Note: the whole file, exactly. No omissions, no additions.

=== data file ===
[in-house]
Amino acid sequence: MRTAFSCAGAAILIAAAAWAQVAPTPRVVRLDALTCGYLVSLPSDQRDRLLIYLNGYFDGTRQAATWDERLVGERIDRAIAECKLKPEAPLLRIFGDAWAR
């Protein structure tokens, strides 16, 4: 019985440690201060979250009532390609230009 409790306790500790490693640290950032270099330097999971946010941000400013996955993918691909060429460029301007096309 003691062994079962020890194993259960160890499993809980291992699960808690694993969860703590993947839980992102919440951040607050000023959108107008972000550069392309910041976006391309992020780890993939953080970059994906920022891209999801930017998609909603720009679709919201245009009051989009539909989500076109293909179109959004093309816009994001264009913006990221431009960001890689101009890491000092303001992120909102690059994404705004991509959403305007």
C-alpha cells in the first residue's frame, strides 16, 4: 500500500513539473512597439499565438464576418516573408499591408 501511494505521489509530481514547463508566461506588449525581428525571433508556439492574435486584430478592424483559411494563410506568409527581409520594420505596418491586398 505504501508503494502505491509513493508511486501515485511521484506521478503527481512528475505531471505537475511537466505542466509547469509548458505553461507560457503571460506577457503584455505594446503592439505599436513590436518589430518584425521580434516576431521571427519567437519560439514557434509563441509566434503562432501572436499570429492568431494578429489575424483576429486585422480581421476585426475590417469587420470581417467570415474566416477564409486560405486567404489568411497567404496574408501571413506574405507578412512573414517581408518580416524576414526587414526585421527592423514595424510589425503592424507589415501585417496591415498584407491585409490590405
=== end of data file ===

[in-house]
Amino acid sequence: MRTAFSCAGAAILIAAAAWAQVAPTPRVVRLDALTCGYLVSLPSDQRDRLLIYLNGYFDGTRQAATWDERLVGERIDRAIAECKLKPEAPLLRIFGDAWAR
């Protein structure tokens, strides 16, 4: 019985440690201060979250009532390609230009 409790306790500790490693640290950032270099330097999971946010941000400013996955993918691909060429460029301007096309 003691062994079962020890194993259960160890499993809980291992699960808690694993969860703590993947839980992102919440951040607050000023959108107008972000550069392309910041976006391309992020780890993939953080970059994906920022891209999801930017998609909603720009679709919201245009009051989009539909989500076109293909179109959004093309816009994001264009913006990221431009960001890689101009890491000092303001992120909102690059994404705004991509959403305007």
C-alpha cells in the first residue's frame, strides 16, 4: 500500500513539473512597439499565438464576418516573408499591408 501511494505521489509530481514547463508566461506588449525581428525571433508556439492574435486584430478592424483559411494563410506568409527581409520594420505596418491586398 505504501508503494502505491509513493508511486501515485511521484506521478503527481512528475505531471505537475511537466505542466509547469509548458505553461507560457503571460506577457503584455505594446503592439505599436513590436518589430518584425521580434516576431521571427519567437519560439514557434509563441509566434503562432501572436499570429492568431494578429489575424483576429486585422480581421476585426475590417469587420470581417467570415474566416477564409486560405486567404489568411497567404496574408501571413506574405507578412512573414517581408518580416524576414526587414526585421527592423514595424510589425503592424507589415501585417496591415498584407491585409490590405